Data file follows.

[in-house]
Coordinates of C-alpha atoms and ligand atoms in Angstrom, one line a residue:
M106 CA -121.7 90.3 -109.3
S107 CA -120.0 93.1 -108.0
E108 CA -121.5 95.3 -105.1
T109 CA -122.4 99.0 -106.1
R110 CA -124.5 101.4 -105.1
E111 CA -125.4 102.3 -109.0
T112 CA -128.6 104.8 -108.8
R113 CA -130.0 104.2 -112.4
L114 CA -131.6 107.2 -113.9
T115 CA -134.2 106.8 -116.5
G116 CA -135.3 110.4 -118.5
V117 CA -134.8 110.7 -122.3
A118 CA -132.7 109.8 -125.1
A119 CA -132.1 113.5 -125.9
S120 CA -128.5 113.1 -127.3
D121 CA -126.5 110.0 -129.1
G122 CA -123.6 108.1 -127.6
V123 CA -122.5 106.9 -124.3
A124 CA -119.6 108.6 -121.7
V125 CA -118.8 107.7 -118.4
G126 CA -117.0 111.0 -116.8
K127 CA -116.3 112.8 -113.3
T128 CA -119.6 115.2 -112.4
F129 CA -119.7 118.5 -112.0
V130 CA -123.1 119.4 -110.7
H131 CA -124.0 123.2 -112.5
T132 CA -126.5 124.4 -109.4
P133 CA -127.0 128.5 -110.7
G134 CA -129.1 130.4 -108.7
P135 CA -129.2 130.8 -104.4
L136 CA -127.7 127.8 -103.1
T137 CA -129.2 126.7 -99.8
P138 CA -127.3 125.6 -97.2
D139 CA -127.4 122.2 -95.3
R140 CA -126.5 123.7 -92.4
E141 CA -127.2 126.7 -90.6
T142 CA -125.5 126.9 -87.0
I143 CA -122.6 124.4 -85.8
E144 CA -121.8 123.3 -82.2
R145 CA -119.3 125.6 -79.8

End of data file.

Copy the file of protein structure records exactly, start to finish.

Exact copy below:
[in-house]
Coordinates of C-alpha atoms and ligand atoms in Angstrom, one line a residue:
M106 CA -121.7 90.3 -109.3
S107 CA -120.0 93.1 -108.0
E108 CA -121.5 95.3 -105.1
T109 CA -122.4 99.0 -106.1
R110 CA -124.5 101.4 -105.1
E111 CA -125.4 102.3 -109.0
T112 CA -128.6 104.8 -108.8
R113 CA -130.0 104.2 -112.4
L114 CA -131.6 107.2 -113.9
T115 CA -134.2 106.8 -116.5
G116 CA -135.3 110.4 -118.5
V117 CA -134.8 110.7 -122.3
A118 CA -132.7 109.8 -125.1
A119 CA -132.1 113.5 -125.9
S120 CA -128.5 113.1 -127.3
D121 CA -126.5 110.0 -129.1
G122 CA -123.6 108.1 -127.6
V123 CA -122.5 106.9 -124.3
A124 CA -119.6 108.6 -121.7
V125 CA -118.8 107.7 -118.4
G126 CA -117.0 111.0 -116.8
K127 CA -116.3 112.8 -113.3
T128 CA -119.6 115.2 -112.4
F129 CA -119.7 118.5 -112.0
V130 CA -123.1 119.4 -110.7
H131 CA -124.0 123.2 -112.5
T132 CA -126.5 124.4 -109.4
P133 CA -127.0 128.5 -110.7
G134 CA -129.1 130.4 -108.7
P135 CA -129.2 130.8 -104.4
L136 CA -127.7 127.8 -103.1
T137 CA -129.2 126.7 -99.8
P138 CA -127.3 125.6 -97.2
D139 CA -127.4 122.2 -95.3
R140 CA -126.5 123.7 -92.4
E141 CA -127.2 126.7 -90.6
T142 CA -125.5 126.9 -87.0
I143 CA -122.6 124.4 -85.8
E144 CA -121.8 123.3 -82.2
R145 CA -119.3 125.6 -79.8